Don’t let communication scare you!


Picture the scene: it’s a dark, October morning, the autumnal leaves litter the deserted pavement, the crunch from beneath your shoes echoes as you tentatively step through the fog under the grey sky - dark violet seeping through the clouds. The feeling of unease slowly growing the further you travel. The silence is consuming you, fear slowly seeping down your spine, as you reach the corner of the road. No, this isn’t a scene from a horror movie; you are on your way to work the morning of THAT big meeting or conversation that you’ve been dreading. Sound familiar? It shouldn’t.

Whether it’s a meeting with a big boss, an event with hundreds of attendees, or just a conversation that you are unsure how to handle, the thought of communicating can be unnerving. But communication doesn’t need to invoke feelings of horror; instead, see it as an opportunity to learn, develop and collaborate with others.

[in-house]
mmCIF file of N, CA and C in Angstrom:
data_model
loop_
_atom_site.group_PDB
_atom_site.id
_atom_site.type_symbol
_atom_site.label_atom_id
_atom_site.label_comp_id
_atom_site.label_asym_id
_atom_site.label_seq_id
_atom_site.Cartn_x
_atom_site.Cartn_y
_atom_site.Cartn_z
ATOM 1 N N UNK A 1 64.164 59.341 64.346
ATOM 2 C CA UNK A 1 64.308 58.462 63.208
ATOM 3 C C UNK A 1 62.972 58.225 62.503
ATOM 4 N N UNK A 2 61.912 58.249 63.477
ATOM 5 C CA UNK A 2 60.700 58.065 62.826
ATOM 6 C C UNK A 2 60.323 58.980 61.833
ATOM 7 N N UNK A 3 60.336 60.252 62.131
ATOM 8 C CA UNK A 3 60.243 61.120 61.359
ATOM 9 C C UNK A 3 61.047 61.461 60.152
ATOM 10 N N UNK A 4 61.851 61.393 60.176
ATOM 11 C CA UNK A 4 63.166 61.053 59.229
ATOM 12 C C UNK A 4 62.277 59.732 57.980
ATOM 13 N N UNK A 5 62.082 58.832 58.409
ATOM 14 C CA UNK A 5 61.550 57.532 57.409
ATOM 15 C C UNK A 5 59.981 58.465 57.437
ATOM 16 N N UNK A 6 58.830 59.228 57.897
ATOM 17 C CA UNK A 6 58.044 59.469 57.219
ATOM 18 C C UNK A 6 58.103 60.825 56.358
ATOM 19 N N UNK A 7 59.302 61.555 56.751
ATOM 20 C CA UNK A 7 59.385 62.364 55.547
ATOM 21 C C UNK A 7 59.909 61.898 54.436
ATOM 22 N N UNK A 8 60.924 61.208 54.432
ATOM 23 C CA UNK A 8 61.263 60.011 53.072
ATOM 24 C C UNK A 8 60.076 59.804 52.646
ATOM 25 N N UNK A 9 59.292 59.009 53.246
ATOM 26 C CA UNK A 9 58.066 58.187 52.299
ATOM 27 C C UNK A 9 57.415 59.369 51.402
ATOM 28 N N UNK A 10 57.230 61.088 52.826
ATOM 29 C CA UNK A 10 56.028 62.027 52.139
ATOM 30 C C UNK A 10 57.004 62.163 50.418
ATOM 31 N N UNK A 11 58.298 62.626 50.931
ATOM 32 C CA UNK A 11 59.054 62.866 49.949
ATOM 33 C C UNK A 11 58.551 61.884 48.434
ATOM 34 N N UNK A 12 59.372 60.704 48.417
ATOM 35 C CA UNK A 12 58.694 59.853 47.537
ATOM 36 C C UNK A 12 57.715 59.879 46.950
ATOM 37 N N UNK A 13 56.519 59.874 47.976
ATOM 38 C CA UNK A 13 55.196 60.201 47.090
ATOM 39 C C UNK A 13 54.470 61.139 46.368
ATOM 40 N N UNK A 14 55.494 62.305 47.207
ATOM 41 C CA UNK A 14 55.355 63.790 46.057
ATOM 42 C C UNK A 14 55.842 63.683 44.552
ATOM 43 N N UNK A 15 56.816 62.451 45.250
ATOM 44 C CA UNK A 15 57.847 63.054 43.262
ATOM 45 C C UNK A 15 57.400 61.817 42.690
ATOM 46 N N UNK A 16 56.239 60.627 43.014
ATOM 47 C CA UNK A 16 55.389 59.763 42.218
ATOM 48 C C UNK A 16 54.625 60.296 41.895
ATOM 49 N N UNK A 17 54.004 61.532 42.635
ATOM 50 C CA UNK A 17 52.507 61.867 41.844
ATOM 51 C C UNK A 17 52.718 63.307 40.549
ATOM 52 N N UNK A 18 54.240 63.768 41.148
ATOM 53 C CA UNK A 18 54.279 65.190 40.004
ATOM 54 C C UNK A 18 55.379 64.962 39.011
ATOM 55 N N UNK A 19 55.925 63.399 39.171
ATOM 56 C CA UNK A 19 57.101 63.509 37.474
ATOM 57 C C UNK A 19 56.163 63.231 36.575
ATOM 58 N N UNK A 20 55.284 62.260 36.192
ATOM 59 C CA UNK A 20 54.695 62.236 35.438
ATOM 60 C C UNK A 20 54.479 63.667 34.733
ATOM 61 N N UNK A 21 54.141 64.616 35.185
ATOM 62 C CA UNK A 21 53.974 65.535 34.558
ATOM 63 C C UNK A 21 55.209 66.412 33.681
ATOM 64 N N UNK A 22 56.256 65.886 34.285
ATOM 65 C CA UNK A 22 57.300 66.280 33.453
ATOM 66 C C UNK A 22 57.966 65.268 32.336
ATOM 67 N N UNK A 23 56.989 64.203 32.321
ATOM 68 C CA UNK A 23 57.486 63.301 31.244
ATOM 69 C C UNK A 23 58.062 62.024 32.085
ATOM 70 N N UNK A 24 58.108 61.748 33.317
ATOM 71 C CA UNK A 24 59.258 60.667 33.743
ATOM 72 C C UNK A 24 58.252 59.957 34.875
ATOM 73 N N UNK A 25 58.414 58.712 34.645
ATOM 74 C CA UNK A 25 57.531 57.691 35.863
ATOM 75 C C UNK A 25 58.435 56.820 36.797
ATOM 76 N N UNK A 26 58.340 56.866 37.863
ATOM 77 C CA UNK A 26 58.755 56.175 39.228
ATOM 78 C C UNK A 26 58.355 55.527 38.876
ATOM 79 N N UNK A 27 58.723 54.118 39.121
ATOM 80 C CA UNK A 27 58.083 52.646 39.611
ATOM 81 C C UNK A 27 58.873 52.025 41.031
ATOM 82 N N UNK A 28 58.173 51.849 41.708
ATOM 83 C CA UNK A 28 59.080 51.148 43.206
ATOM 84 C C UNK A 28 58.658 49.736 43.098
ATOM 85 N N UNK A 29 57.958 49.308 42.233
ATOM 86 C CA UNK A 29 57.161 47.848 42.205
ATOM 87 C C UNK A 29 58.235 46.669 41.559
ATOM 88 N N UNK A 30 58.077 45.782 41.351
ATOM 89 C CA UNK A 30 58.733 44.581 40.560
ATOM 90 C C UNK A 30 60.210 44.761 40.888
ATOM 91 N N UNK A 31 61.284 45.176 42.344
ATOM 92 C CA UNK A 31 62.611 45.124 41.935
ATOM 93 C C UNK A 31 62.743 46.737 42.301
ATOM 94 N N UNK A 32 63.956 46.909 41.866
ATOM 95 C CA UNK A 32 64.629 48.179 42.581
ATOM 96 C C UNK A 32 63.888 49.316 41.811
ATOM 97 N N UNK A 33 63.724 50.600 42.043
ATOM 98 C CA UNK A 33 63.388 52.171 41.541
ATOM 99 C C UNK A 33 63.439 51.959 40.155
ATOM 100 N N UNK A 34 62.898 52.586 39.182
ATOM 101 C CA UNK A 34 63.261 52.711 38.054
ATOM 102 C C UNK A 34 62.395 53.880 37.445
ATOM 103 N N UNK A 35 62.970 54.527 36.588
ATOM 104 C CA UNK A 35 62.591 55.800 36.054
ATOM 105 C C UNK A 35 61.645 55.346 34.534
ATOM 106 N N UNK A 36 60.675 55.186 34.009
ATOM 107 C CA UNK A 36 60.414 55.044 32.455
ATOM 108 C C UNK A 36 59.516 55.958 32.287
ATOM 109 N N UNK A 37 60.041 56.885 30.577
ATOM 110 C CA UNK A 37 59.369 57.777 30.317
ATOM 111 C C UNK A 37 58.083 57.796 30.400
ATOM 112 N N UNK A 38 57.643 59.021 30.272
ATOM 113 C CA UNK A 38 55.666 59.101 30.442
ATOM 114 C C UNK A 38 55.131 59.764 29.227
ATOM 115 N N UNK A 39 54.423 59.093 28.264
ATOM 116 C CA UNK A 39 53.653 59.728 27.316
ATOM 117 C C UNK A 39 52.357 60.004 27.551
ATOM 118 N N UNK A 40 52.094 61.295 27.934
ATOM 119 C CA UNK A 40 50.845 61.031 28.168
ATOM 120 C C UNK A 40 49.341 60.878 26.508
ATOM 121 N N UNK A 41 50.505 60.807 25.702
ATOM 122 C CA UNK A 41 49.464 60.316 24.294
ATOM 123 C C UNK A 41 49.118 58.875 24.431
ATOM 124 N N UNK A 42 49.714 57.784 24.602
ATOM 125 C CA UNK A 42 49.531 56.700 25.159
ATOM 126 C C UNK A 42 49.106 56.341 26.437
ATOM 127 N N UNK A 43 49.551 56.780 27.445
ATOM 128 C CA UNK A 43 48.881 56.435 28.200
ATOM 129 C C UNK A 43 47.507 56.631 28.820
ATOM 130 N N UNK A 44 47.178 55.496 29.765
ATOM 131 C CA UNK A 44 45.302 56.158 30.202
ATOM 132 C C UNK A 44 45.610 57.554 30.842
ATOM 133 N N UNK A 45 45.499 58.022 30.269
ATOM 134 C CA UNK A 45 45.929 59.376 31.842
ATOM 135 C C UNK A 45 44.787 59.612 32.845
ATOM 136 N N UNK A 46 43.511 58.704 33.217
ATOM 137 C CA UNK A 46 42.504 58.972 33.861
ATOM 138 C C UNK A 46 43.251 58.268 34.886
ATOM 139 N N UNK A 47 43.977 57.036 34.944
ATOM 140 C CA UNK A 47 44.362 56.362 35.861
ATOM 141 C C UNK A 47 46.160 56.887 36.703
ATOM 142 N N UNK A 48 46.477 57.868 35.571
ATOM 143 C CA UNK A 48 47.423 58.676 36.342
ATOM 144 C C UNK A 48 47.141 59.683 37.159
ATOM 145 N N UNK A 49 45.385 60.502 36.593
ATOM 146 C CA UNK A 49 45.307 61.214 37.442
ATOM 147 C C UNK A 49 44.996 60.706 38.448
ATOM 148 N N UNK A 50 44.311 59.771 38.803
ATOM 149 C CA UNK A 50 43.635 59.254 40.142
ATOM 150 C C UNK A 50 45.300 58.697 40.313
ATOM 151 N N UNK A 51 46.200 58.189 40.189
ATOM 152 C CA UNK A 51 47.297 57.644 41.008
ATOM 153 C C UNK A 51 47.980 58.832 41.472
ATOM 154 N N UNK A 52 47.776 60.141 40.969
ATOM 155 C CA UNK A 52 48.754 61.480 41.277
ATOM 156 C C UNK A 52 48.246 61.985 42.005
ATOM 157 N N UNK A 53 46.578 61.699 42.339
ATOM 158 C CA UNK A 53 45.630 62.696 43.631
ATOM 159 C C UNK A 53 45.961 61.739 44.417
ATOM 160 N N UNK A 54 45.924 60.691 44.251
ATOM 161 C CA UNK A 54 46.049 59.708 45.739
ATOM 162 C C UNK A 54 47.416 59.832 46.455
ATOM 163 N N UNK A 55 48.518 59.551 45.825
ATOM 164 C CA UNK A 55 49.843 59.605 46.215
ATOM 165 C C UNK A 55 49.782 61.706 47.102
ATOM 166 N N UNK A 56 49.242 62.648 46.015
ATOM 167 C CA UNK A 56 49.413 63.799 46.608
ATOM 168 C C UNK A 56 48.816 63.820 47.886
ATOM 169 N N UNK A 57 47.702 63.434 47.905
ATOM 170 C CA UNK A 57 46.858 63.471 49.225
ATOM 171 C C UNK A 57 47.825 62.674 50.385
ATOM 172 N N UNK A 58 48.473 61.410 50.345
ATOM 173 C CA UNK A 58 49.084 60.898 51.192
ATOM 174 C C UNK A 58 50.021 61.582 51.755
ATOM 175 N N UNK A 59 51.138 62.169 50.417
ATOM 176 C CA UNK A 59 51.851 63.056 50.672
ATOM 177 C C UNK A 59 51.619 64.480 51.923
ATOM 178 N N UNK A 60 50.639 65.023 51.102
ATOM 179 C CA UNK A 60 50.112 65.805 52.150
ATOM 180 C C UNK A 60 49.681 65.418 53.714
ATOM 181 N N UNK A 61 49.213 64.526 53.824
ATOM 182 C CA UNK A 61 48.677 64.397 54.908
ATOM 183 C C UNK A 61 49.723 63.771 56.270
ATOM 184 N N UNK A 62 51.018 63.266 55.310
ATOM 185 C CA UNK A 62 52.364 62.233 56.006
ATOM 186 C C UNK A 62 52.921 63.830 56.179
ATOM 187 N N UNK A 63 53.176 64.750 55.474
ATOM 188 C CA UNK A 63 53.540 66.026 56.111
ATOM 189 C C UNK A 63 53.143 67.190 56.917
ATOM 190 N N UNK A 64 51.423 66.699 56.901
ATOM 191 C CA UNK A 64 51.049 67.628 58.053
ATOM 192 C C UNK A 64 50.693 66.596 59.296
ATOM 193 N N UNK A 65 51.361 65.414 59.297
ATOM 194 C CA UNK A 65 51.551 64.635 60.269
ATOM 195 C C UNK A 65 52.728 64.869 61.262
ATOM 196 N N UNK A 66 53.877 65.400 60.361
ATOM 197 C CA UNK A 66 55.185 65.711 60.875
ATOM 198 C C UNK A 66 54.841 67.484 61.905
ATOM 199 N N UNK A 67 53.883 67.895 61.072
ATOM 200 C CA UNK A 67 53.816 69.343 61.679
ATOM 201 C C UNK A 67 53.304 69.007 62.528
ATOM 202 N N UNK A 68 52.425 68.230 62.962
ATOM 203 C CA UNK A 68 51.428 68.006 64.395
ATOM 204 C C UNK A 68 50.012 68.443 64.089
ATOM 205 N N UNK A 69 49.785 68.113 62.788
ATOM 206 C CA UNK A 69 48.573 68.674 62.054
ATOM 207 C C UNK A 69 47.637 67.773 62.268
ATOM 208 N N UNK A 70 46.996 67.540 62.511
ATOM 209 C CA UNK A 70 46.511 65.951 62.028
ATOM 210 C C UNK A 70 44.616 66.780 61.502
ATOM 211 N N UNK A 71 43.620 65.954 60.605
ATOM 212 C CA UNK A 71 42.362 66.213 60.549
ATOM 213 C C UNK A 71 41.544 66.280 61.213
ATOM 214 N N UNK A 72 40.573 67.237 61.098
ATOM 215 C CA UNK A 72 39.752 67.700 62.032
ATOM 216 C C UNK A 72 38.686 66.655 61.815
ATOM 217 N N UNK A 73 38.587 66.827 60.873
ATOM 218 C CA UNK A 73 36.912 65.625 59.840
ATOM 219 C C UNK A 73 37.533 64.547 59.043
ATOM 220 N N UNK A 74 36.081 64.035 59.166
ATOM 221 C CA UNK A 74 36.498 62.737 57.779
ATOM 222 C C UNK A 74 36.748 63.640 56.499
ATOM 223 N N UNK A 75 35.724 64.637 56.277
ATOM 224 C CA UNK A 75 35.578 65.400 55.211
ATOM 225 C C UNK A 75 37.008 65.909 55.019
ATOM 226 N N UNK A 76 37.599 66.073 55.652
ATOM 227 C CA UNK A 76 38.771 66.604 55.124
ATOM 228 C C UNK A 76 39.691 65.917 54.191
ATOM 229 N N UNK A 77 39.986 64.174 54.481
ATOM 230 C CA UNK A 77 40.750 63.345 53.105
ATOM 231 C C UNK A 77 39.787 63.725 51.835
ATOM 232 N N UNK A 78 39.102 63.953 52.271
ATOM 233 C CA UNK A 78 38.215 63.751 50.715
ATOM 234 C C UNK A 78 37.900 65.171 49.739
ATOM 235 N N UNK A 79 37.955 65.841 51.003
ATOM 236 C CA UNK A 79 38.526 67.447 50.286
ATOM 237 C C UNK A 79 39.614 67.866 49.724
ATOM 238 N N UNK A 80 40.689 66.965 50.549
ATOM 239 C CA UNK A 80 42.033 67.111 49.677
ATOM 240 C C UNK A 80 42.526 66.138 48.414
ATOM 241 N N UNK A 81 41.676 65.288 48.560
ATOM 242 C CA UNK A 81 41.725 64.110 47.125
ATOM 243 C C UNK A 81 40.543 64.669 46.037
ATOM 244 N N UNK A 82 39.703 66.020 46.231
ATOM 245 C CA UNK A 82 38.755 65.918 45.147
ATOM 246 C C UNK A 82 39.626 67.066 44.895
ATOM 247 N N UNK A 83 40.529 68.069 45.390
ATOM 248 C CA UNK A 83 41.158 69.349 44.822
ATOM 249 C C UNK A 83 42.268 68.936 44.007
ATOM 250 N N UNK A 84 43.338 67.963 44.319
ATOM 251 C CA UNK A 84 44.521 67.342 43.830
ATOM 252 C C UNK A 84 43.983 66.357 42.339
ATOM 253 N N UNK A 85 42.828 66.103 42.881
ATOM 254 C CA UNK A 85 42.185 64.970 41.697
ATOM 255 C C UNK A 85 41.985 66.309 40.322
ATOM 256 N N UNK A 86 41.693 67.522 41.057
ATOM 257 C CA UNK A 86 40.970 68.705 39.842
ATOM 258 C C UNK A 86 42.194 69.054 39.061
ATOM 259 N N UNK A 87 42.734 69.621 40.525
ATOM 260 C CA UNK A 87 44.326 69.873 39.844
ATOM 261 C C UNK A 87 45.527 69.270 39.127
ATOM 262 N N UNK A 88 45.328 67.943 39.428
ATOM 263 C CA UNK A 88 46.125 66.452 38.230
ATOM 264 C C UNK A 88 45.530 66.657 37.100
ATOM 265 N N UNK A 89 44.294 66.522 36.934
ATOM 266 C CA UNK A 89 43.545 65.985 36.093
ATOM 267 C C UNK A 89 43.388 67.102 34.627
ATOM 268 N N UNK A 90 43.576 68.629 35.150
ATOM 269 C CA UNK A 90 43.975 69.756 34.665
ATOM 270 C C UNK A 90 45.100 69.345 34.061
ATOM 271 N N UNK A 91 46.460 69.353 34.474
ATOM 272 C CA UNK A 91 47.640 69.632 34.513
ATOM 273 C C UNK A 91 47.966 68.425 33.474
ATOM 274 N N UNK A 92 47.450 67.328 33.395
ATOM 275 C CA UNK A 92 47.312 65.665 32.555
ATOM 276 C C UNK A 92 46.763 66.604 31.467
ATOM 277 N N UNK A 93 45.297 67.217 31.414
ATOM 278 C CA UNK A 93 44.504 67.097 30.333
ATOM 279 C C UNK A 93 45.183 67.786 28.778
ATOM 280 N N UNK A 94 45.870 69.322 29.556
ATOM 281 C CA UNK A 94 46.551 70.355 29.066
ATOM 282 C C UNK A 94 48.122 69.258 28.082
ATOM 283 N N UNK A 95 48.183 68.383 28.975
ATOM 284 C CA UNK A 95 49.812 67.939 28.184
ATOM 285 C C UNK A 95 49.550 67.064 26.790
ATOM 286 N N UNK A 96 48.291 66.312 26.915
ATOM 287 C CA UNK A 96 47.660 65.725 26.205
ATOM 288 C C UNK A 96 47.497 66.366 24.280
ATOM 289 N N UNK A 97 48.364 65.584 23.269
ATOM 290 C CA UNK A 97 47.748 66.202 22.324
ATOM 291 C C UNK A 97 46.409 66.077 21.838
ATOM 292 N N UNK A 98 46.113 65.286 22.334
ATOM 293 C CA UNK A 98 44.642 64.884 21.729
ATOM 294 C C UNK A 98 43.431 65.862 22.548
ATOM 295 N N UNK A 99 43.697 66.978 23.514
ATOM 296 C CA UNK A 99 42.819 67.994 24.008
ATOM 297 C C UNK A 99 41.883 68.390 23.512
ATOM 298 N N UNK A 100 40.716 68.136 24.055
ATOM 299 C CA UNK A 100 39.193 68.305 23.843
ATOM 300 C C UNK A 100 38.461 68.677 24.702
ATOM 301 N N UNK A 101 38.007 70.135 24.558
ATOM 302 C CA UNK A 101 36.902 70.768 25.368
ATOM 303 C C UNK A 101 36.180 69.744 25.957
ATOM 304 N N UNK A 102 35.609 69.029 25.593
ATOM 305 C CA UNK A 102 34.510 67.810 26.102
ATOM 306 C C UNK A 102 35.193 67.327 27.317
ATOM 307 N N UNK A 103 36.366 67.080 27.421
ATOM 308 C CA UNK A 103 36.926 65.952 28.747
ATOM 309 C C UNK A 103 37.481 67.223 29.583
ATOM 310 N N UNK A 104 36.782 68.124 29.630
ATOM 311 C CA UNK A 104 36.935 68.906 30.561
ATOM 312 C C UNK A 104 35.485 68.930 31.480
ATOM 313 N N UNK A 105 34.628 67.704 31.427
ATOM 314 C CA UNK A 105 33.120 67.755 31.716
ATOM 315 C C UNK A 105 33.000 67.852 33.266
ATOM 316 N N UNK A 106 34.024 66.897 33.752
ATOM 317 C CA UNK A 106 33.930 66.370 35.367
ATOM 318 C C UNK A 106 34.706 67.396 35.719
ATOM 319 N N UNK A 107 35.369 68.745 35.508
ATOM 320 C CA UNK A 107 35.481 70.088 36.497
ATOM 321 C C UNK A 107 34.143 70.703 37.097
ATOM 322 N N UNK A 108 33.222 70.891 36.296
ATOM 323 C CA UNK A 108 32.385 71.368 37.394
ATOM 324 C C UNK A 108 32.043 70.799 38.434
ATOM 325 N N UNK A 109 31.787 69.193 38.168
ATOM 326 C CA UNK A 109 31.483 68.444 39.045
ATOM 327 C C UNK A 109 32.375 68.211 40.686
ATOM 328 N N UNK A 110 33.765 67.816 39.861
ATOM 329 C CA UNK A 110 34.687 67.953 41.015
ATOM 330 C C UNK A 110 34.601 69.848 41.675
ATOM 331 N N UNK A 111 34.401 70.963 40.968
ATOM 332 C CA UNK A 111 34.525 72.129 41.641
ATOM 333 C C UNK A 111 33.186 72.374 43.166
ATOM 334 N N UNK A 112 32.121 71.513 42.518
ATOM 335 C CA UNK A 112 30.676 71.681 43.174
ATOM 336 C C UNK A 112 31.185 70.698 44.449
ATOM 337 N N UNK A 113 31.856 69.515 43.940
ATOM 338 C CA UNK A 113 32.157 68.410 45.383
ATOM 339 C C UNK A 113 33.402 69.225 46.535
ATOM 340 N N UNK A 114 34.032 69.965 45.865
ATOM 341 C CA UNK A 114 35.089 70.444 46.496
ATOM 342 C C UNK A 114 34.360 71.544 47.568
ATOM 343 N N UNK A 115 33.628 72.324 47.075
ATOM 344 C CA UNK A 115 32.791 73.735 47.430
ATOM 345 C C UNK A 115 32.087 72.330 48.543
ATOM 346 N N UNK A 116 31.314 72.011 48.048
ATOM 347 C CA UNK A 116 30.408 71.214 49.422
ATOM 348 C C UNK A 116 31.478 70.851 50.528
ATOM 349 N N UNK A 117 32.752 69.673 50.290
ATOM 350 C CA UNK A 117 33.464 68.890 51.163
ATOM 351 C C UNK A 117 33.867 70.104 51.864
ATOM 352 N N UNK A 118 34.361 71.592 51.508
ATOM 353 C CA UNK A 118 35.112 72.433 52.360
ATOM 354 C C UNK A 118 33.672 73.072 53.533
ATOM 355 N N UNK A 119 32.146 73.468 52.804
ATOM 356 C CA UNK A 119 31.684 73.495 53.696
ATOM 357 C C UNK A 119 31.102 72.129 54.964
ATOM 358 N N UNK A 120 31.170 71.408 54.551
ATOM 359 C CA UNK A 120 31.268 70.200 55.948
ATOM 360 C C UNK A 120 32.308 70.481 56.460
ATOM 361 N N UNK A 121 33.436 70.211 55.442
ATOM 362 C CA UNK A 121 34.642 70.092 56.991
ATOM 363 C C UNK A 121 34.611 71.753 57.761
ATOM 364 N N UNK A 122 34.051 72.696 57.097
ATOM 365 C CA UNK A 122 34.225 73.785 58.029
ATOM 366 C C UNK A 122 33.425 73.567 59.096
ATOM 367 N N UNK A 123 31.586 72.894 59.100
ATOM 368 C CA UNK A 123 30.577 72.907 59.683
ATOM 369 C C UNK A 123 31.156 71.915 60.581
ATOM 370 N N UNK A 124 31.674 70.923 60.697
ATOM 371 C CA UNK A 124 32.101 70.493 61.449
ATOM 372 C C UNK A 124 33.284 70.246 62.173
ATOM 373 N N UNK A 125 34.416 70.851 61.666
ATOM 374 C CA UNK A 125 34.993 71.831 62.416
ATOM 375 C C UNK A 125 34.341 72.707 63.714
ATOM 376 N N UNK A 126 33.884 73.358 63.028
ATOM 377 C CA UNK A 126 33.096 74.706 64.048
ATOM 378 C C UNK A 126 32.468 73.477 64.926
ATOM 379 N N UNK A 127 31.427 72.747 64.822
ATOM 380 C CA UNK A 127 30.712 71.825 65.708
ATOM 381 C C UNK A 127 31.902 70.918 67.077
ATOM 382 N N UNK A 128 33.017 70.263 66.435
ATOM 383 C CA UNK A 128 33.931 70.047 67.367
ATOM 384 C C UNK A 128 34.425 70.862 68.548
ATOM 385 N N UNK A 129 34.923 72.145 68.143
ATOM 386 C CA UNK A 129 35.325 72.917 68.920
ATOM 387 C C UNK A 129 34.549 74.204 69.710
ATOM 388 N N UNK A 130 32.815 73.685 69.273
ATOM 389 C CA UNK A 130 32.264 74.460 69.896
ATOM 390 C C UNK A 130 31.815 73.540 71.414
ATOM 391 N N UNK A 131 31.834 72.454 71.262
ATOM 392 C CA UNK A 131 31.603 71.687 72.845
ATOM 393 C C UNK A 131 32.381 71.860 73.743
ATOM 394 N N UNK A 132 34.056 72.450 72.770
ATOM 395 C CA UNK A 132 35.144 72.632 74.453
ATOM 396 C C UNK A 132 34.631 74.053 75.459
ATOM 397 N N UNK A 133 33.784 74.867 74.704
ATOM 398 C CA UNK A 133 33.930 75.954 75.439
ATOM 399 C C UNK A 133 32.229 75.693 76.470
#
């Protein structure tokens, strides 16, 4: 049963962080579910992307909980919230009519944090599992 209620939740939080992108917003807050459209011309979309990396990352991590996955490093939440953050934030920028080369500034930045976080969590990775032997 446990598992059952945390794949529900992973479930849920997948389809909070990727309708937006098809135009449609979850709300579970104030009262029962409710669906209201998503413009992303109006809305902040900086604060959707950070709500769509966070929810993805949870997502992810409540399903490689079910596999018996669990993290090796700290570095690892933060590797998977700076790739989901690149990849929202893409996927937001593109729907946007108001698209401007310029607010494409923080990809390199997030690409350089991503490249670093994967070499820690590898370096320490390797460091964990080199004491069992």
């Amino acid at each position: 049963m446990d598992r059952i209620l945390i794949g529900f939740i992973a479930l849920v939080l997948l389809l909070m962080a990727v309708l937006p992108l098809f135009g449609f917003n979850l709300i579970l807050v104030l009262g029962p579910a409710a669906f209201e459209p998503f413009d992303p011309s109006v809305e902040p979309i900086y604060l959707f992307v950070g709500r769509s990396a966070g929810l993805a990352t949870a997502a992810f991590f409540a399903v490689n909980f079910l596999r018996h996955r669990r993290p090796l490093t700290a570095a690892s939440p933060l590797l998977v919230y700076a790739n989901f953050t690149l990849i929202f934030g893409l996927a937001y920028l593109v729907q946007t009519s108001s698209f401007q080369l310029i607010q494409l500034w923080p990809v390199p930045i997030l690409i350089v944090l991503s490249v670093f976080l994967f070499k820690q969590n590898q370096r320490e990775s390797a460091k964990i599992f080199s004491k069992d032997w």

Purposeful ignorance merely feeds the true monster of communication - avoidance

Like any fear, the more you avoid communication, the worse it can become. Purposeful ignorance merely feeds the true monster of communication - avoidance. The more you give into it, the more it will linger at the side-line, expanding until it engulfs the whole culture of the business.

So, how do you summon the courage to face your fear? Begin by thinking positively: see communication as an opportunity to learn and grow. On your commute, or during the planning process, think of three positive reasons for having the meeting or conversation. What do you hope to achieve? How will this help others? How will it create a more positive environment for your colleagues?

Don't serve up a poisonous cocktail of disengagement

Secondly, don’t contribute to the fear. If you and your team are nervous about communicating change - like witches around a cauldron - you’ll stir up unease, dread and apprehension to be absorbed by others in your business, serving up a poisonous cocktail of disengagement.

Create positive communications by explaining the benefits and explaining the 'why': not only will this lift apprehension, but it prevents the 'too hard to do' communications being abandoned and ignored in a spidery cobweb in the corner. And don't be the monster that your team are dreading: during all communications, show respect and create a two-way relationship.

So, there’s no doubt about it, of course we can feel anxious about a presentation or a difficult conversation, but if you prepare, think positively and don’t become the monster yourself, you should be able to calm the beast inside you this Halloween. 

Darya Meszkes